Odalisque in Blue or White Slave

Odalisque bleue ou L'Esclave blanche

"When Matisse died, he left me his odalisques as a legacy" (1) confided Picasso to Roland Penrose after the master's death. This shows the importance that he bestowed upon this series of works, painted in Nice in the 1920s. Matisse took up a great iconographic tradition of the 19th century, which was marvellously illustrated by Ingres and Delacroix. The theme awakened the "happy nostalgia" in him for the time he spent in Algeria, Morocco or Seville.
The odalisque theme was a pretext for Matisse to "paint the nude". What the painter was looking for is the integration of a model's body and shadow in an ornamental decor that affirms the flatness of the painting. The odalisque allowed him to integrate Islamic decorative art, which he greatly admired, into his compositions, especially starting with the exhibition in Munich of 1910.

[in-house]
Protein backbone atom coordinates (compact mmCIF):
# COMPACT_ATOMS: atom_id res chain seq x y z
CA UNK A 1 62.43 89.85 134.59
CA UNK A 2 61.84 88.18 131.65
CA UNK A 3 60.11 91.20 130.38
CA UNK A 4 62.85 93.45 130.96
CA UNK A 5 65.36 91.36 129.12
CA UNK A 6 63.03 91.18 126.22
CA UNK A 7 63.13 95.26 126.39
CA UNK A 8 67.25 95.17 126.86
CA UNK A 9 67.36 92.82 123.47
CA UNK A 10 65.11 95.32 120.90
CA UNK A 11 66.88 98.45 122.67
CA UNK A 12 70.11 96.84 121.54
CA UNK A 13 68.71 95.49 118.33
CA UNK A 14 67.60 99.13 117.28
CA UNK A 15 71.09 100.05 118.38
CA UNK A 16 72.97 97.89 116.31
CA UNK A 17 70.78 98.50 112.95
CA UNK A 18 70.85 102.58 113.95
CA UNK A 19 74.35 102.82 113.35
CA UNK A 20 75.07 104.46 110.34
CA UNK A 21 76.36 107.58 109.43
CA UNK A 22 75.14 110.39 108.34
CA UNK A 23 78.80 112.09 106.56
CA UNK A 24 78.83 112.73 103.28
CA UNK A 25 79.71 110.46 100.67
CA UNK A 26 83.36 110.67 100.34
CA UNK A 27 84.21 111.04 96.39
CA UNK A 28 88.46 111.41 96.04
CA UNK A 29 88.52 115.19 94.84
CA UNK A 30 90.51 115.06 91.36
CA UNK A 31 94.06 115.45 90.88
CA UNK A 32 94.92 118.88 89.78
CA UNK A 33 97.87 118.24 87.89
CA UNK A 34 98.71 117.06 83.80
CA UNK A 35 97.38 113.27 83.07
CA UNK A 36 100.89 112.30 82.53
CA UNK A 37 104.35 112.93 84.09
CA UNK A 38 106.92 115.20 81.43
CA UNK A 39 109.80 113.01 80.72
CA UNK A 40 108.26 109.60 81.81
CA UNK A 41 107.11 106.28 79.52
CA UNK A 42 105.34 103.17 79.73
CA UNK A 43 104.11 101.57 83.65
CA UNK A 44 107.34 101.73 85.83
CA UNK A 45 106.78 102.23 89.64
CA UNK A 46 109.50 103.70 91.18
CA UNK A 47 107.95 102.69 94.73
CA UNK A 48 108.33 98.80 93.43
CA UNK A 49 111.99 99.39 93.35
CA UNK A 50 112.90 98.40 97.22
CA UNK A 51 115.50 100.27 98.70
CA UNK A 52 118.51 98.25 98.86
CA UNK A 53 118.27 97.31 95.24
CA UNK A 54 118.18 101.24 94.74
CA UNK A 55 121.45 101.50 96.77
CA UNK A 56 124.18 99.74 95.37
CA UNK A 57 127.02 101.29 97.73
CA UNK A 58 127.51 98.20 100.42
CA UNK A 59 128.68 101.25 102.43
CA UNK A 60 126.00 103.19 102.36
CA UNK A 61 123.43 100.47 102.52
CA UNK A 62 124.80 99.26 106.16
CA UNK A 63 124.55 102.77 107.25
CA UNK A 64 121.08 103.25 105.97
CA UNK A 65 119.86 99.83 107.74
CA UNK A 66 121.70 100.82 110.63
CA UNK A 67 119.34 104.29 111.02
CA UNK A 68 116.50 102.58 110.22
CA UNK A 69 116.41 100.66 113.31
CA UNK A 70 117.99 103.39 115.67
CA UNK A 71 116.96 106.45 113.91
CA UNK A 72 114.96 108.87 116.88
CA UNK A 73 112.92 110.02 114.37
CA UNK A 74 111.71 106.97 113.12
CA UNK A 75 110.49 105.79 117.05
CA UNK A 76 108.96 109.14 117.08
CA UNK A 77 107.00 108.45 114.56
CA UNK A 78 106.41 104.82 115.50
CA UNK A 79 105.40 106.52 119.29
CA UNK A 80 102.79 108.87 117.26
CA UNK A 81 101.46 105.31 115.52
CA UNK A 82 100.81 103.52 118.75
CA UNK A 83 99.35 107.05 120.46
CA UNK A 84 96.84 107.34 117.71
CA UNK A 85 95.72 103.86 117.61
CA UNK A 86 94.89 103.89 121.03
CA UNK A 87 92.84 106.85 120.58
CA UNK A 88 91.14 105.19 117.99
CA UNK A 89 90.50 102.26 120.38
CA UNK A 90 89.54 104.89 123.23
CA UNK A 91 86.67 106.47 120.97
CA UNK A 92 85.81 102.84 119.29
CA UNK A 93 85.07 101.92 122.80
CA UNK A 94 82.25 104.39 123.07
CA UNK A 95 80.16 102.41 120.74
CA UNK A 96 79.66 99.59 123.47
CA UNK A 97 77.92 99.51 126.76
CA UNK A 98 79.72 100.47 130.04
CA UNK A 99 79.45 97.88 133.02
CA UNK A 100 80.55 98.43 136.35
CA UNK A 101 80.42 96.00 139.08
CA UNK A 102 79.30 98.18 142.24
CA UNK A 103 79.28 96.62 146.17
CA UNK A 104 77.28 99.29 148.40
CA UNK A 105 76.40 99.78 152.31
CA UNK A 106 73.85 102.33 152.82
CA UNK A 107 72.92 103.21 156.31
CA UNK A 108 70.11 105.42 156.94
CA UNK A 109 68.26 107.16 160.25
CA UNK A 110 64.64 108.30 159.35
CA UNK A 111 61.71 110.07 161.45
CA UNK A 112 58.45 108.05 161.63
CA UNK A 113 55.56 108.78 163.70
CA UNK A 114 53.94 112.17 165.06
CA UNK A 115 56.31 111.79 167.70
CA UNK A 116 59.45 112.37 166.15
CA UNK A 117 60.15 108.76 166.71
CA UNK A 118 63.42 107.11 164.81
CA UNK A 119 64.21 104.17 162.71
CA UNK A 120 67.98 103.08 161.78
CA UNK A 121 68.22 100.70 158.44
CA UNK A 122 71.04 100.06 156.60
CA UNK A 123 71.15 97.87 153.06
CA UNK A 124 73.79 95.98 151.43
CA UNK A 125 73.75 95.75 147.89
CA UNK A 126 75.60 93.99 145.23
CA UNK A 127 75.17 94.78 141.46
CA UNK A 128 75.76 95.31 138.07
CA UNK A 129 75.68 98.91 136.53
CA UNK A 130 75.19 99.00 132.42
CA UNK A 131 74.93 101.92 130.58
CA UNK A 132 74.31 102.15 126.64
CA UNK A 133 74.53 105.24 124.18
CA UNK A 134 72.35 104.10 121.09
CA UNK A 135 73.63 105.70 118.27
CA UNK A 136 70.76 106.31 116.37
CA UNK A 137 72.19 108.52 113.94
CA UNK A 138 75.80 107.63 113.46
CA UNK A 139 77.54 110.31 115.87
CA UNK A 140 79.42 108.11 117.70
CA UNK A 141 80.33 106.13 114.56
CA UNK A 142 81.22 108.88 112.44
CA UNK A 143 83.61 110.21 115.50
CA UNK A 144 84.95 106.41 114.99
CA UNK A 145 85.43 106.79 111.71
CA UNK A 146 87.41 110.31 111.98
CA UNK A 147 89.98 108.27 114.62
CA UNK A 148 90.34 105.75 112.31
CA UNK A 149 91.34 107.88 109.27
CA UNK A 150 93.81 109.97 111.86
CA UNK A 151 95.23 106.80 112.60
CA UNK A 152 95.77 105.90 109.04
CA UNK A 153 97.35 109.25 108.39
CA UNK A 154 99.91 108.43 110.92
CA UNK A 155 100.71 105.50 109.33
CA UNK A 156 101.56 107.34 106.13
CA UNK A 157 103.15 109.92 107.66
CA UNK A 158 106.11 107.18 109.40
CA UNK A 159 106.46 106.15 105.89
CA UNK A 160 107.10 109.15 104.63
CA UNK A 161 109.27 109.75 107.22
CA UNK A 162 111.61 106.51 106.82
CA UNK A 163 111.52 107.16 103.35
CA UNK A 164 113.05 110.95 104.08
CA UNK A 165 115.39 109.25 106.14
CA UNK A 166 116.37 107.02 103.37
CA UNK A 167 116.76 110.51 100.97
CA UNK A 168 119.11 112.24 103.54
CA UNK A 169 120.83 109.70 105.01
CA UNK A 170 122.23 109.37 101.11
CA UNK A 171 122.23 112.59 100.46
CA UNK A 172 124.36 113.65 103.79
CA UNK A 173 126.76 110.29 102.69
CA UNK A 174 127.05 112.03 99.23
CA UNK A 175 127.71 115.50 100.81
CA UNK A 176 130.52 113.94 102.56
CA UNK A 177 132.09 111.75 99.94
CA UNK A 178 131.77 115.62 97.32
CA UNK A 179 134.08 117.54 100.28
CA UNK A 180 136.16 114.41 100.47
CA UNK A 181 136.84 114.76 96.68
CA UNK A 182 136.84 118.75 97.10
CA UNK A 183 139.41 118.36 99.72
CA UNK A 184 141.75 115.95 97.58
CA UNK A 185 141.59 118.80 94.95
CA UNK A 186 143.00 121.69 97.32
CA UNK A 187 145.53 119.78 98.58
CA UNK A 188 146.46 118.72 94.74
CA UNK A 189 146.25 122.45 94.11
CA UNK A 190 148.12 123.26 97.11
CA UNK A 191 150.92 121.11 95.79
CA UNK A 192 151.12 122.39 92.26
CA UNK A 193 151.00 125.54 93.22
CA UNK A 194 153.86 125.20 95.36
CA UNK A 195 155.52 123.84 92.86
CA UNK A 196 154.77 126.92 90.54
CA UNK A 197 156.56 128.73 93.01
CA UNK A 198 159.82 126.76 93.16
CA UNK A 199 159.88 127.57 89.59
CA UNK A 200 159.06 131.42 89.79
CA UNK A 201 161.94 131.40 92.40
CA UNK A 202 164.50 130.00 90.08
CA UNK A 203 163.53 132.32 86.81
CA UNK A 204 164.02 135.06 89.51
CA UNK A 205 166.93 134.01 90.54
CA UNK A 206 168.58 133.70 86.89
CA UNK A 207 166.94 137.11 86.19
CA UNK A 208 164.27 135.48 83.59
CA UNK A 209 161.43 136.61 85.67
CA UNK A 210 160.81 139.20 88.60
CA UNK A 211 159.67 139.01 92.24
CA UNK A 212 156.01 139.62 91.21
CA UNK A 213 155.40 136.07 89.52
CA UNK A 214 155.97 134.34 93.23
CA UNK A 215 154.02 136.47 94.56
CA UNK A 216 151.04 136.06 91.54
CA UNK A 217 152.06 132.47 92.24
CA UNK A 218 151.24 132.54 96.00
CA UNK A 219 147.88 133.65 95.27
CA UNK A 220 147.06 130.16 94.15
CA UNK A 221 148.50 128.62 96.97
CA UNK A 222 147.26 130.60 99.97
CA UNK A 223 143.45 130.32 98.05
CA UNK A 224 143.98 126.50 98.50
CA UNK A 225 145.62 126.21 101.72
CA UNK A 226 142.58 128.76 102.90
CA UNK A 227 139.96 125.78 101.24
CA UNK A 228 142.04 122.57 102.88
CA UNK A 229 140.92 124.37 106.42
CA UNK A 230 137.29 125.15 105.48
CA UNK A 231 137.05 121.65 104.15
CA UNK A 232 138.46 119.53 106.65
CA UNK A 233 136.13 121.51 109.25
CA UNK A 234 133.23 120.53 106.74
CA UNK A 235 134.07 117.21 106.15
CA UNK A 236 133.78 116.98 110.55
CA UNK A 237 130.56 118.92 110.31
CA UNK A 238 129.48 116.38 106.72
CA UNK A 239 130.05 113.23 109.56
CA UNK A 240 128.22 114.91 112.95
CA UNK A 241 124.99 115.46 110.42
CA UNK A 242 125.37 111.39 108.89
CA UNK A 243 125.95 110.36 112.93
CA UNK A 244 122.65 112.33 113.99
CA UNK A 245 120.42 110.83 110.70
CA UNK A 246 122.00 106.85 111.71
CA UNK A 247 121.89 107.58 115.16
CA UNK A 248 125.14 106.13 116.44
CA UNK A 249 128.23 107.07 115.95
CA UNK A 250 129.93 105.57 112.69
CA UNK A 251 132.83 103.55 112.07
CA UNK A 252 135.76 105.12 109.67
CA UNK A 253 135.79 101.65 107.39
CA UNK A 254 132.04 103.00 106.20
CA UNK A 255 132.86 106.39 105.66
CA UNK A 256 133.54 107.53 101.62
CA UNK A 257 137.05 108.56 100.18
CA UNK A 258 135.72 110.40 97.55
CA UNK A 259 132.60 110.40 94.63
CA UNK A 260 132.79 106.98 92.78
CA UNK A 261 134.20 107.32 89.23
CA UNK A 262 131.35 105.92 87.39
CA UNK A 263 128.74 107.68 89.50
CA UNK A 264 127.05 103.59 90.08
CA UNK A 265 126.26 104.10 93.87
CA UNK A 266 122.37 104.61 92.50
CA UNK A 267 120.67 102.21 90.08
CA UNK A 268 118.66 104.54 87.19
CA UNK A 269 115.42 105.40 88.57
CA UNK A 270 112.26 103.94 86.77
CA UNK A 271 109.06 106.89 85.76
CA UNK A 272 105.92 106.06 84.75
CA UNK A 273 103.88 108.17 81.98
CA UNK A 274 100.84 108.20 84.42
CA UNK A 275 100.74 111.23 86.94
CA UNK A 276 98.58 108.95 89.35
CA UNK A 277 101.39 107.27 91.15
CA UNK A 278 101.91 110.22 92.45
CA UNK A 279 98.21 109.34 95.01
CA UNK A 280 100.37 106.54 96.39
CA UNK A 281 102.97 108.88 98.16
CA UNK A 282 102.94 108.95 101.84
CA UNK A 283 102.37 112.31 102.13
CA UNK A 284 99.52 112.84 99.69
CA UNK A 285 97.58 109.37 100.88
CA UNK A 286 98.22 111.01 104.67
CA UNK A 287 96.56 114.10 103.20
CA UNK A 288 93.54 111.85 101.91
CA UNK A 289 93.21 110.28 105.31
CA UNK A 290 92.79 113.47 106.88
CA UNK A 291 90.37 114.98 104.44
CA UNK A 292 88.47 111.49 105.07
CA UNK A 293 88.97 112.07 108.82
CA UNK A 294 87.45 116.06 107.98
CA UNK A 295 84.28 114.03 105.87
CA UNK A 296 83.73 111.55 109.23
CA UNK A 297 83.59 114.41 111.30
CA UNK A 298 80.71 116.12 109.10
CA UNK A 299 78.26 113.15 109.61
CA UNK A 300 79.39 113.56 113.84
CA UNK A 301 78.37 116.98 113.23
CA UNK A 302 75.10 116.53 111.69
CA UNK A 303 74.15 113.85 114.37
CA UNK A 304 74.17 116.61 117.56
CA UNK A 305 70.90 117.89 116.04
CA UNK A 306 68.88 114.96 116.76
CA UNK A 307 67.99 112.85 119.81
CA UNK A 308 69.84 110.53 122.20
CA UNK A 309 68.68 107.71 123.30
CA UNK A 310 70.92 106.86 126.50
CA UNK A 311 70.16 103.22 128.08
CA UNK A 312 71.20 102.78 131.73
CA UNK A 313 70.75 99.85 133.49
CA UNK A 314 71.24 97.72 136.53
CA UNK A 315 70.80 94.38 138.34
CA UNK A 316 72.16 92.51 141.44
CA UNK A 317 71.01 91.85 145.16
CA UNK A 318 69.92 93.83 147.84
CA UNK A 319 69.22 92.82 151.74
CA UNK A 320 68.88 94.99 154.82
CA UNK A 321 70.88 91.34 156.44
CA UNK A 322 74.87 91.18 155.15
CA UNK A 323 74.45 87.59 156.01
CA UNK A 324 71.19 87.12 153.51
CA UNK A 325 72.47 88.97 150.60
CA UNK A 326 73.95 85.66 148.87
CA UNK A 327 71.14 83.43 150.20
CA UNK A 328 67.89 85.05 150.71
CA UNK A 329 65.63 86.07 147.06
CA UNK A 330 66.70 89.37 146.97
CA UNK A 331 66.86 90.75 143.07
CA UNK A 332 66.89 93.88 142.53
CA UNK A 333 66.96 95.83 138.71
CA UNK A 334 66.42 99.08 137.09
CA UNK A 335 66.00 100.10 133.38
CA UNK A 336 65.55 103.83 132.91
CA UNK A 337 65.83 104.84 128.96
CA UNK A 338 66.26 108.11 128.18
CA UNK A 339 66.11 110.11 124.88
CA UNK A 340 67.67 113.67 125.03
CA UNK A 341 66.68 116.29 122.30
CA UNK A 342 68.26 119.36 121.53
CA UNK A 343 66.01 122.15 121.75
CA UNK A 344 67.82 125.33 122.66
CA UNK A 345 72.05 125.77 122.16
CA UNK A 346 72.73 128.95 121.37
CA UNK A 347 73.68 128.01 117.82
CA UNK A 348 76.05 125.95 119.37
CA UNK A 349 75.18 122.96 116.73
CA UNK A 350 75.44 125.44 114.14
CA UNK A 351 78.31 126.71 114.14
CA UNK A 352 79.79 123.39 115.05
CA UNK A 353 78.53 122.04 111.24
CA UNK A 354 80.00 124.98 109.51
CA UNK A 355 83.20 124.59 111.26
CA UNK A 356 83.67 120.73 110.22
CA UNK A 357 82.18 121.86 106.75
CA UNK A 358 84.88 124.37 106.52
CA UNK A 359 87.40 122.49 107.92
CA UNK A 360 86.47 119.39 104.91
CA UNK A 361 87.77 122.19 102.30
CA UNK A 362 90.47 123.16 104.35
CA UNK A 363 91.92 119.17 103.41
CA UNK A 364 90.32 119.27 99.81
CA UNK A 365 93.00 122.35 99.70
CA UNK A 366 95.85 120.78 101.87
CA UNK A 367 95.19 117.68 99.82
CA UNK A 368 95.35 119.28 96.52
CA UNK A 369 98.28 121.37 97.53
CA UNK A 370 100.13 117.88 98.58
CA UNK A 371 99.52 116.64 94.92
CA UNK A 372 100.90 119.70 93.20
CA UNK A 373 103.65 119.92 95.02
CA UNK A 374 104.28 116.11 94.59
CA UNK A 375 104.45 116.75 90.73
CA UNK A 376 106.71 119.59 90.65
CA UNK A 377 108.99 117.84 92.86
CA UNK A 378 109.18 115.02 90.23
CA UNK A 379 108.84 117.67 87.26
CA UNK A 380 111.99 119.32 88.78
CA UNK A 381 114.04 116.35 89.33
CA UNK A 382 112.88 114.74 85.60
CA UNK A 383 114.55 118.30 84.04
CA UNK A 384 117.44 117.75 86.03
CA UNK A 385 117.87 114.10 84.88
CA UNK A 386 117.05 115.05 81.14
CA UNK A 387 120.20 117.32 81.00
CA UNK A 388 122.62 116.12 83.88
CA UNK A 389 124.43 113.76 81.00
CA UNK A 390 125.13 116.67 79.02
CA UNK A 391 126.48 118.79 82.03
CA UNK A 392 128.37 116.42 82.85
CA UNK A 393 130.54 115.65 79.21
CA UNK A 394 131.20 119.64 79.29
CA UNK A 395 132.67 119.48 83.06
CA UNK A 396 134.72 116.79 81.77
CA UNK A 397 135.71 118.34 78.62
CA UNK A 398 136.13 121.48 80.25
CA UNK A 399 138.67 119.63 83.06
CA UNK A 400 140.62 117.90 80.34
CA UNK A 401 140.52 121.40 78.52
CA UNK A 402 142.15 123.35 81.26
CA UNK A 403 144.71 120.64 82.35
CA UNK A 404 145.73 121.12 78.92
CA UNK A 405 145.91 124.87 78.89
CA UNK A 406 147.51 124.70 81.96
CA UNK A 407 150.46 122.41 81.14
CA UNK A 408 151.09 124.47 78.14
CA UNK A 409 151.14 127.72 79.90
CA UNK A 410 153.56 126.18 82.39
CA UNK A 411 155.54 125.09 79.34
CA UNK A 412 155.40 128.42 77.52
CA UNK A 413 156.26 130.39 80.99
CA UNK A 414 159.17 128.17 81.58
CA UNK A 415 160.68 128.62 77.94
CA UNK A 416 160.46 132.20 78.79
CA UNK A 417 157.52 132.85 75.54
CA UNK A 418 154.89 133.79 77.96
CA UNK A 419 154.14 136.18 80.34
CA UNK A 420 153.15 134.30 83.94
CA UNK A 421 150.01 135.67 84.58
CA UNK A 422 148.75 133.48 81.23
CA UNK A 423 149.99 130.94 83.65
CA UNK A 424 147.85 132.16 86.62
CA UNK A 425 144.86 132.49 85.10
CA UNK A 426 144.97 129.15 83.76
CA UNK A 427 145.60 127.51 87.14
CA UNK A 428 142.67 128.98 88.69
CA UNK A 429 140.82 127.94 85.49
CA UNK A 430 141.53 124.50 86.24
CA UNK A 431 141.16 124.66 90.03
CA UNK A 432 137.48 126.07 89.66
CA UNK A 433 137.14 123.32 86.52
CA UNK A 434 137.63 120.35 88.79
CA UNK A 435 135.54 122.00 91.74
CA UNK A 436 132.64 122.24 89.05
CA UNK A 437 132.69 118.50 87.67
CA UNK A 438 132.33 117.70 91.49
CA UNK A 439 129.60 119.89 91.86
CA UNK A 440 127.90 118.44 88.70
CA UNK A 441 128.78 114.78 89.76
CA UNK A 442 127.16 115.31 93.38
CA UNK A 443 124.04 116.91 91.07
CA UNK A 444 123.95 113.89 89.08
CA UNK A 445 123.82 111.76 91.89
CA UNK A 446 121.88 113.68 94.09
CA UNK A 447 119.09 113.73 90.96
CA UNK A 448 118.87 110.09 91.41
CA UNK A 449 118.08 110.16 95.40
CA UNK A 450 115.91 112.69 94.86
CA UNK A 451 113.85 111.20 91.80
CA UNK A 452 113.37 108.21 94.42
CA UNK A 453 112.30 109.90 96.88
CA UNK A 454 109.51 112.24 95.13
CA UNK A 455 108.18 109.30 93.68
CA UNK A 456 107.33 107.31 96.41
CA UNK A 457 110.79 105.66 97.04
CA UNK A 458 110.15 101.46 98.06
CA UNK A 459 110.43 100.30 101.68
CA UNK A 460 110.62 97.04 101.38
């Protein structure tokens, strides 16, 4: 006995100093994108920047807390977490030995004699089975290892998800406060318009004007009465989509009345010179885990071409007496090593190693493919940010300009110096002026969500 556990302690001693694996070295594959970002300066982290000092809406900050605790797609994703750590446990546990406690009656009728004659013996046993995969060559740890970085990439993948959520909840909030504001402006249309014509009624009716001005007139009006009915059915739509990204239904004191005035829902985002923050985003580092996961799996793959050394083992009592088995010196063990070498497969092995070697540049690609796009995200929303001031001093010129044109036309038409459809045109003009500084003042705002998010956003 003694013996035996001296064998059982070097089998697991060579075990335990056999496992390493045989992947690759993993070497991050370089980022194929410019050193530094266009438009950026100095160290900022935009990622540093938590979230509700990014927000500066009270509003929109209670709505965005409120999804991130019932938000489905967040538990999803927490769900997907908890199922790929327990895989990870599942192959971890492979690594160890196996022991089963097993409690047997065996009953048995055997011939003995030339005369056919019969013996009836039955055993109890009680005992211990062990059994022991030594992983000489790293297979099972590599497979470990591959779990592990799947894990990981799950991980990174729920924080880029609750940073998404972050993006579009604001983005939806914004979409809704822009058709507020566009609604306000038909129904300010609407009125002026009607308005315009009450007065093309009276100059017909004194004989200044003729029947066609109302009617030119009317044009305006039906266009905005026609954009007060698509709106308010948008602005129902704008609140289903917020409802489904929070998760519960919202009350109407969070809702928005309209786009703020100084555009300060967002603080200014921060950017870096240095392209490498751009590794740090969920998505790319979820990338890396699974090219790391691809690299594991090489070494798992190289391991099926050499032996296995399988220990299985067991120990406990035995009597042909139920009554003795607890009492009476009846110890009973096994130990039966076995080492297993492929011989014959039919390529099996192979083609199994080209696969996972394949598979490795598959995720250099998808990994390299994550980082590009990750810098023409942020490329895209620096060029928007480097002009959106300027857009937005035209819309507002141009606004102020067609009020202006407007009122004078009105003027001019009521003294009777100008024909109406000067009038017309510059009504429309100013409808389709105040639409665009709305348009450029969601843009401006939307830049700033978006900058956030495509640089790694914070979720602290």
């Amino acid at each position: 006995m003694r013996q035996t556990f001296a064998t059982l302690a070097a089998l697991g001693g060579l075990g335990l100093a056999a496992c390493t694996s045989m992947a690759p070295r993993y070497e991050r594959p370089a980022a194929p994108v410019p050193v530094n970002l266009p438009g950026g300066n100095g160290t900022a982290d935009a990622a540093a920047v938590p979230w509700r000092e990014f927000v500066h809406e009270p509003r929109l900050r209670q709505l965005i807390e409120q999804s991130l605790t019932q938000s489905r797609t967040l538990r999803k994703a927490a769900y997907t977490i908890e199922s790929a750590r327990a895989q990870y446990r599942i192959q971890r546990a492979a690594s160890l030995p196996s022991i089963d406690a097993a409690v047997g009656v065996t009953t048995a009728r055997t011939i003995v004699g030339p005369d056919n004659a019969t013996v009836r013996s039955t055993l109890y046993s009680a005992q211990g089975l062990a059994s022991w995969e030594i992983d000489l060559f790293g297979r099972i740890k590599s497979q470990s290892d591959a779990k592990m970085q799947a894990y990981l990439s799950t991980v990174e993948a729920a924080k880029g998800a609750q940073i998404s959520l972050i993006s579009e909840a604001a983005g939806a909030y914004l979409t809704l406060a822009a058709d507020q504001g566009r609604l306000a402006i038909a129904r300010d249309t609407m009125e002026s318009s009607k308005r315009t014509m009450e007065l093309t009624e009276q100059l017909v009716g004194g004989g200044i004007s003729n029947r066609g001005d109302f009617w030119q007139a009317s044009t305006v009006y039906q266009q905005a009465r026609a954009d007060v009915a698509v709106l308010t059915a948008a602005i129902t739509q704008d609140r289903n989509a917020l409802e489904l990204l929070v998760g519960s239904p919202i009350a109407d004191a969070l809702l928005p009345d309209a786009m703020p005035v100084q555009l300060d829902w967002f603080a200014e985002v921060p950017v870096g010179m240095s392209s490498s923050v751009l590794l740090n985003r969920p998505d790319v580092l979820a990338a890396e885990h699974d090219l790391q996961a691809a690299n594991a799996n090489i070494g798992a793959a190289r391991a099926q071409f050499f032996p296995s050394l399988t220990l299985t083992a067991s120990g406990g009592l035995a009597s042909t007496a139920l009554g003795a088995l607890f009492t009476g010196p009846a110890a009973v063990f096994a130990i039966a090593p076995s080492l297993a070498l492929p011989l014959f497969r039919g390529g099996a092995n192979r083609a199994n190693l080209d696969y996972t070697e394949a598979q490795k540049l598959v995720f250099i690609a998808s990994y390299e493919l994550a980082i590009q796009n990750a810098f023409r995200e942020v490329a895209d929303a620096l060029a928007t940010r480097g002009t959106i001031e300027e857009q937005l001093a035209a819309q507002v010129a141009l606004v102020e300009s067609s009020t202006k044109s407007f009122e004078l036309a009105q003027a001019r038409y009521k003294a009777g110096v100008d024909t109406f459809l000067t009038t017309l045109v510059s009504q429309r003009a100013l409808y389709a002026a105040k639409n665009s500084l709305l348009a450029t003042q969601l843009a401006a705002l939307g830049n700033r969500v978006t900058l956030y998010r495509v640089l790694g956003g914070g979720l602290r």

Matisse arranged a corner of his flat for staging his models: a platform, fixtures for hanging textiles, a screen. Most often only a few signs are necessary to bring the Orient to mind: a sirwal, bracelets.
In this painting, the decor is reduced to a Moorish screen, a veritable character in the Nice period paintings that can be seen in Odalisque à culotte rouge [Odalisque in Red Culottes]. The model is enclosed within a restricted space. The pose with the arm raised, which was frequently used in the odalisque series, emphasises the curves of the chest. The composition is painted in blue tones and in a fluid manner that brings watercolours to mind.

(1) Roland Penrose, Picasso, Paris, Flammarion, 1982, p. 159

Provenance : Bernheim-Jeune (achat à Matisse le 22 mars 1922) ; J. Quinn (?) (vendu le 26 septembre 1922) ; Paul Guillaume en 1929 ; Domenica Walter